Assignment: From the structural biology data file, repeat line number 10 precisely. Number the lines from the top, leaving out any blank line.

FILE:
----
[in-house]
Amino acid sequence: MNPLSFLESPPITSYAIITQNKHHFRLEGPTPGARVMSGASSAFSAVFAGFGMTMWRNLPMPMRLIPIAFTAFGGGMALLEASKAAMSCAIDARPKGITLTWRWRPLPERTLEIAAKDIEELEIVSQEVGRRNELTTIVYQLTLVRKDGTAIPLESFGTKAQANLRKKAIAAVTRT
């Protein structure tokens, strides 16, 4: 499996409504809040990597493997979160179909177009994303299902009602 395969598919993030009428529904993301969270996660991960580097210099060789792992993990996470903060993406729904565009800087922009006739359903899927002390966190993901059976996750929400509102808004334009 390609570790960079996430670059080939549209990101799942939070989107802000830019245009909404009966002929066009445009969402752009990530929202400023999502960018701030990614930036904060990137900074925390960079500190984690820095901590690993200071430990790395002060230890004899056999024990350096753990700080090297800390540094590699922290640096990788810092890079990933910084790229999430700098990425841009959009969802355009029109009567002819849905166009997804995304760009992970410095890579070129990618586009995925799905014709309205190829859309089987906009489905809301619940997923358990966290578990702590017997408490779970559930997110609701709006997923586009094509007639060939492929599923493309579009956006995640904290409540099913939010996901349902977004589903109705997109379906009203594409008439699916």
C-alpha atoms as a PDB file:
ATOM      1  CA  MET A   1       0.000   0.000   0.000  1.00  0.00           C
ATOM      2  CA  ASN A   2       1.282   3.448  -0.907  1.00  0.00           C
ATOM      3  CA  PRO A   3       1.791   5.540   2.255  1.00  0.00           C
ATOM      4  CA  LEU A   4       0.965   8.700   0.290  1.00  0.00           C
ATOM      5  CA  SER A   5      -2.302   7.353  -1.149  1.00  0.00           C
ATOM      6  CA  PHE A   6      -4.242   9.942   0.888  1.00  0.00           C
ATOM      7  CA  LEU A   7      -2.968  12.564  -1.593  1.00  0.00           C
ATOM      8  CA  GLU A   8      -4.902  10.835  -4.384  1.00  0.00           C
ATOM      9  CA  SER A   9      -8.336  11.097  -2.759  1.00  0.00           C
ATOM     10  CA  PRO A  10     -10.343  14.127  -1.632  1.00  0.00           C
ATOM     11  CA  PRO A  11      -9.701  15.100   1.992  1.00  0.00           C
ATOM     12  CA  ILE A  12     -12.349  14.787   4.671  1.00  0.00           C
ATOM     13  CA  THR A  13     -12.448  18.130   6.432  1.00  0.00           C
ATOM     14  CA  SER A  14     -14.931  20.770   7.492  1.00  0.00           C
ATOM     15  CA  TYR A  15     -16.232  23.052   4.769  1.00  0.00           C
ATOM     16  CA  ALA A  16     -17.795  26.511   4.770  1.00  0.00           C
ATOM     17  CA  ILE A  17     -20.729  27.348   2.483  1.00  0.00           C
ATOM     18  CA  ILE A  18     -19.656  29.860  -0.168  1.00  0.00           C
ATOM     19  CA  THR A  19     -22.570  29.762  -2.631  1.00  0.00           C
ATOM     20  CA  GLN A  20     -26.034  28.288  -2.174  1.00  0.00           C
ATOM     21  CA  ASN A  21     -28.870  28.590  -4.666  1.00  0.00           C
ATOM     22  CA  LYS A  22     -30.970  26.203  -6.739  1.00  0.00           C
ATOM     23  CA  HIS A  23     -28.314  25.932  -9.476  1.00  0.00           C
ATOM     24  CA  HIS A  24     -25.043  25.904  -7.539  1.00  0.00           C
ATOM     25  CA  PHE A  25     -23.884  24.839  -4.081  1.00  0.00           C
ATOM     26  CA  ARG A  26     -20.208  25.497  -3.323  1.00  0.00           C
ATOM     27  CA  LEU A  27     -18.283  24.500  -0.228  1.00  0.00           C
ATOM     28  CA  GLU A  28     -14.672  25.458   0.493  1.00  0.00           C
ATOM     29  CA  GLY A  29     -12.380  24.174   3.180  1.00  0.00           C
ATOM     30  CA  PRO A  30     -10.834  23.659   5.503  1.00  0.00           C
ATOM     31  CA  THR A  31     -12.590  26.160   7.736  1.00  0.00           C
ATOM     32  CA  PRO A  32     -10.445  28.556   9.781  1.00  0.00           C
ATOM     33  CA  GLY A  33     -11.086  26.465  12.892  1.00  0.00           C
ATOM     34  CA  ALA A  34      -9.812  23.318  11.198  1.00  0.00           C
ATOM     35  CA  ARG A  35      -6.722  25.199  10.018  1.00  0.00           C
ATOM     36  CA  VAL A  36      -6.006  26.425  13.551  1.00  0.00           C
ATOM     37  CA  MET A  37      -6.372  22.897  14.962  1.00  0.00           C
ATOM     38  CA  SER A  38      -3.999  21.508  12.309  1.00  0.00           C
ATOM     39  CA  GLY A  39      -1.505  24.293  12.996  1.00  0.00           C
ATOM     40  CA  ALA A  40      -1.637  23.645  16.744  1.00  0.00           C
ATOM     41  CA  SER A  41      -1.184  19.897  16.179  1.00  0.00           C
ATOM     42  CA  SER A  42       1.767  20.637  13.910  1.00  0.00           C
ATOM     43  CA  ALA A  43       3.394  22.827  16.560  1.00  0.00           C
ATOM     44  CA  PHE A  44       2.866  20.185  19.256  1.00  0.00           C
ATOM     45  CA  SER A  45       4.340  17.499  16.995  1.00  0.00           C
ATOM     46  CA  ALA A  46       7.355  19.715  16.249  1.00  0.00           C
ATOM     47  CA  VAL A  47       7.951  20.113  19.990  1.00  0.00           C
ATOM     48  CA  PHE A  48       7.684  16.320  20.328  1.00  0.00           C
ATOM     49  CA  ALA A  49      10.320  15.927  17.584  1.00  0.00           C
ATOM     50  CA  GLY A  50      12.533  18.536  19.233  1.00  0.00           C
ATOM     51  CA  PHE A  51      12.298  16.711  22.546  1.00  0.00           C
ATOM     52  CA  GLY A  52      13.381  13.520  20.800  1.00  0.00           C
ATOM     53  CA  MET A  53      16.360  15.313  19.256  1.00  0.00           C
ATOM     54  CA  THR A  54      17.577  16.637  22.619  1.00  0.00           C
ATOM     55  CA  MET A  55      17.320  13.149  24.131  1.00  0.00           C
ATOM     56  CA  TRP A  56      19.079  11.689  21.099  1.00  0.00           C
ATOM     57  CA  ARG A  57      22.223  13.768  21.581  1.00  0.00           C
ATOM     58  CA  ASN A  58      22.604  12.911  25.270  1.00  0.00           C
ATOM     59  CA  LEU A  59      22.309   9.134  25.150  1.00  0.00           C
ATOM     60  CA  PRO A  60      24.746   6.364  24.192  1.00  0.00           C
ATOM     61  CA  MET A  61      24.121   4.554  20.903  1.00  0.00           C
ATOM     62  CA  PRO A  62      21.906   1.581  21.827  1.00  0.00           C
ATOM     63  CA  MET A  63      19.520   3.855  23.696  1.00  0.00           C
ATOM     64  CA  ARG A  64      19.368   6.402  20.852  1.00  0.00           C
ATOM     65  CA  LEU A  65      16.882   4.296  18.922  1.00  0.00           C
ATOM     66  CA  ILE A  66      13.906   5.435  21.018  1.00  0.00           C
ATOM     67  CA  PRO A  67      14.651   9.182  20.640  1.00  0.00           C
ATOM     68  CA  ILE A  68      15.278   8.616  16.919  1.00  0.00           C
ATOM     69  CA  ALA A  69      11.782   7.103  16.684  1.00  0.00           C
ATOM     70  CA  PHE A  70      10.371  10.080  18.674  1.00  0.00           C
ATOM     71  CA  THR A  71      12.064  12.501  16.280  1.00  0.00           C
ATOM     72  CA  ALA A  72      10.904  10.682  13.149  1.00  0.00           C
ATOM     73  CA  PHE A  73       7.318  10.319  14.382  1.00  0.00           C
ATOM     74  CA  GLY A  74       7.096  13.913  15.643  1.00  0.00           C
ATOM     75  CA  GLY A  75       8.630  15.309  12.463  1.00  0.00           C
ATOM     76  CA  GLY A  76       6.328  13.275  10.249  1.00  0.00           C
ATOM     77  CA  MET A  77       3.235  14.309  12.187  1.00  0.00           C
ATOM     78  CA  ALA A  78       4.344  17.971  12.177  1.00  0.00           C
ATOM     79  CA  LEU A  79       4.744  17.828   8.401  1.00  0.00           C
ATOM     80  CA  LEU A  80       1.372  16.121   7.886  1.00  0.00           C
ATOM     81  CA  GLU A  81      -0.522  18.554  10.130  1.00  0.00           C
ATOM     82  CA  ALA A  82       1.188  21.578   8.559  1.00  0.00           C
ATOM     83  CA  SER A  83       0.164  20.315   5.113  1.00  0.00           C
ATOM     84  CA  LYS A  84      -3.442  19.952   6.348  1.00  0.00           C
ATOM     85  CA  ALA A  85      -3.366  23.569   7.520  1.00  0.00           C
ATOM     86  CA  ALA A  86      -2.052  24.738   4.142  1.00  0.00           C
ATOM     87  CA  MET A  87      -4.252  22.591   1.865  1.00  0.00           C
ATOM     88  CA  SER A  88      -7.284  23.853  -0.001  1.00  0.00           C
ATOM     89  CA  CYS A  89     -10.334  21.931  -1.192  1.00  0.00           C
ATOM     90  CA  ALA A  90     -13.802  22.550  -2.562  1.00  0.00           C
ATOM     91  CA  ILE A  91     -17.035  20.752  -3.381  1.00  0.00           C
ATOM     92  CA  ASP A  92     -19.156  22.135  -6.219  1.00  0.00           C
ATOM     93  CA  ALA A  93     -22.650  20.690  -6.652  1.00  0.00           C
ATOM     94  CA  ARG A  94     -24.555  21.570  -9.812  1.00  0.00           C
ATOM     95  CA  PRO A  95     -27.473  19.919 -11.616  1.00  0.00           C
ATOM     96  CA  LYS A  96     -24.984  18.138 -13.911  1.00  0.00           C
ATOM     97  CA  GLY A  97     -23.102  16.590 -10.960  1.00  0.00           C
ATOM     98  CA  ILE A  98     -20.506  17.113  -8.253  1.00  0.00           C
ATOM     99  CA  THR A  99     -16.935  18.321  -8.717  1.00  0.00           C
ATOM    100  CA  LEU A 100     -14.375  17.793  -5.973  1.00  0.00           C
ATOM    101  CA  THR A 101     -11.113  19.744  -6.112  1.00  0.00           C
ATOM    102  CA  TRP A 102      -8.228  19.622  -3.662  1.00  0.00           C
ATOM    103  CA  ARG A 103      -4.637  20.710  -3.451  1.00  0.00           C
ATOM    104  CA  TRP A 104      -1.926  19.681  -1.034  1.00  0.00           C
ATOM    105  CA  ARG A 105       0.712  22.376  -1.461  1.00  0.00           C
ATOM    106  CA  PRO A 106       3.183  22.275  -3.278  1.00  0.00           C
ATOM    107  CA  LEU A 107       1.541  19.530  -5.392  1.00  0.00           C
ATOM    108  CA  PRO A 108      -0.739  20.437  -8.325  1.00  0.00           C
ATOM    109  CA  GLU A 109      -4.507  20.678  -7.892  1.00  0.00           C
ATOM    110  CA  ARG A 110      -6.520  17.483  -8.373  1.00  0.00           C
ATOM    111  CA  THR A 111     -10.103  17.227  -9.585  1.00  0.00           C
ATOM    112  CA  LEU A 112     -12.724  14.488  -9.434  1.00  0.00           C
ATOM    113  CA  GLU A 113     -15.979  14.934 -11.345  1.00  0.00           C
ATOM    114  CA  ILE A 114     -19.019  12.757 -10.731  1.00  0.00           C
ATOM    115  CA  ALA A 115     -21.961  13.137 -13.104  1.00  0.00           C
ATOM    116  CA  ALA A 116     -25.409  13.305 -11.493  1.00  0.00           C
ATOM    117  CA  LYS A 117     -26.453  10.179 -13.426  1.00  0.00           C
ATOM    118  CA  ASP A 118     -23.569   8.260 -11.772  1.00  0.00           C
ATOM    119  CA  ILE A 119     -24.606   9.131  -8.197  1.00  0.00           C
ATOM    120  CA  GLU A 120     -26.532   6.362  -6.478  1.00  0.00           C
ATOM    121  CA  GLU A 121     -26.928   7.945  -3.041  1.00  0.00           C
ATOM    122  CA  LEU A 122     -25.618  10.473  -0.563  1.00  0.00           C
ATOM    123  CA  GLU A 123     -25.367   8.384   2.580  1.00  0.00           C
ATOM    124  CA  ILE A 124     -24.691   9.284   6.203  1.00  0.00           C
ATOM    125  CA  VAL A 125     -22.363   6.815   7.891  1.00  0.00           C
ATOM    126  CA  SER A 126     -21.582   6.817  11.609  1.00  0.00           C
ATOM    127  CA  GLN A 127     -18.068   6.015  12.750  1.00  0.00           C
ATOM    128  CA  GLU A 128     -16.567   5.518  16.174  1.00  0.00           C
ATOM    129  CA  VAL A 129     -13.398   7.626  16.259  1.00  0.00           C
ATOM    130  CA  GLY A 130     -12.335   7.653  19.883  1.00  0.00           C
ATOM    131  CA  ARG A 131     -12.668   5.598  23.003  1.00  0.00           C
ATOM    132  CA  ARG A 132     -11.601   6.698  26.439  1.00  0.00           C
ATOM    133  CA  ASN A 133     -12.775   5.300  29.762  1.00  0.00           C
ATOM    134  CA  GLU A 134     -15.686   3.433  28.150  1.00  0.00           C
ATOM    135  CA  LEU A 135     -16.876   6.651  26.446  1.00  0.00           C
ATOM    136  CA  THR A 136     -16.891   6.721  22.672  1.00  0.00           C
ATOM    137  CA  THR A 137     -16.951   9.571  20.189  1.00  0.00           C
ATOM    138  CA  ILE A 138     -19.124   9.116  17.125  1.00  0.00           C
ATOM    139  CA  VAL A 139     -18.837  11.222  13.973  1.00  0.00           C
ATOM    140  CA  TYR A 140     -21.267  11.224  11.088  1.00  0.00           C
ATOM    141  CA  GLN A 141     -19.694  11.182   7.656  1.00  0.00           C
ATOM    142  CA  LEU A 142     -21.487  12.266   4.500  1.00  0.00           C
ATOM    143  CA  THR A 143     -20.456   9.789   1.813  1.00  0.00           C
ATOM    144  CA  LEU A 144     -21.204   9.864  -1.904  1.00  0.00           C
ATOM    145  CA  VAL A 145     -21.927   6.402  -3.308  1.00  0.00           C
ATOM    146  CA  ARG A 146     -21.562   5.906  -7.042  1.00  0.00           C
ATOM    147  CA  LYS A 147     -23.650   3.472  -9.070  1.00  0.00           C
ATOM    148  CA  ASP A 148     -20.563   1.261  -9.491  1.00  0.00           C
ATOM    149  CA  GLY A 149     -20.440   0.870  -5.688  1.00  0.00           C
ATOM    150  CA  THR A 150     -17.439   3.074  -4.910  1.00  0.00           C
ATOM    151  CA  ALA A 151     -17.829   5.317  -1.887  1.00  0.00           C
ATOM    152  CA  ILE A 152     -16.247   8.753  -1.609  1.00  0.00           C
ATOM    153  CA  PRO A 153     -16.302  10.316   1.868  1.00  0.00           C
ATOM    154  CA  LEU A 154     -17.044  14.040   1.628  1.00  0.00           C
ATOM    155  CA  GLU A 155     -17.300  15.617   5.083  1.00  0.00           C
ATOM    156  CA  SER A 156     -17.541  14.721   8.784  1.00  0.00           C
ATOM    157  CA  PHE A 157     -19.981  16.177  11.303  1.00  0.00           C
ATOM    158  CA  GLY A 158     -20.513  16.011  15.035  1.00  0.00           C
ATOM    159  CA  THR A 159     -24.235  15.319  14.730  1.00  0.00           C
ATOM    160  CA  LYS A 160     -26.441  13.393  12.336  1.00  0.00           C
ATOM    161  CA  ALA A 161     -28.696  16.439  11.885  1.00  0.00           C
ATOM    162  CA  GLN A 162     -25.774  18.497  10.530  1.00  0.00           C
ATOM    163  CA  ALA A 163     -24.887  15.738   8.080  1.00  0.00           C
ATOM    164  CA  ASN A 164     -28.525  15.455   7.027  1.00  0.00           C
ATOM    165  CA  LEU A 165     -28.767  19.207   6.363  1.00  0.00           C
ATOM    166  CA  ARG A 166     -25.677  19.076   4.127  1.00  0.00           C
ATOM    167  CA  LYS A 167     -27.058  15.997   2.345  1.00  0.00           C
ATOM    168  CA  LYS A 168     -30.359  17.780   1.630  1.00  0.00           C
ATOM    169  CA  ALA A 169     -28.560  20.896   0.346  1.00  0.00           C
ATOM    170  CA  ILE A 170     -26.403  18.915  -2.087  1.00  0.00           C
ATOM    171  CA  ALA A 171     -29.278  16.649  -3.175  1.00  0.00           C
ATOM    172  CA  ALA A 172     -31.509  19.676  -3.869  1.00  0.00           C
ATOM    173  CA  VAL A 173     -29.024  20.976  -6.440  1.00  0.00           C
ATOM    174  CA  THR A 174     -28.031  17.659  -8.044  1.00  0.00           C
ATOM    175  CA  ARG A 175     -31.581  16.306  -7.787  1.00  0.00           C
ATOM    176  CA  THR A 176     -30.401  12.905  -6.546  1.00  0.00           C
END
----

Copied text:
ATOM      6  CA  PHE A   6      -4.242   9.942   0.888  1.00  0.00           C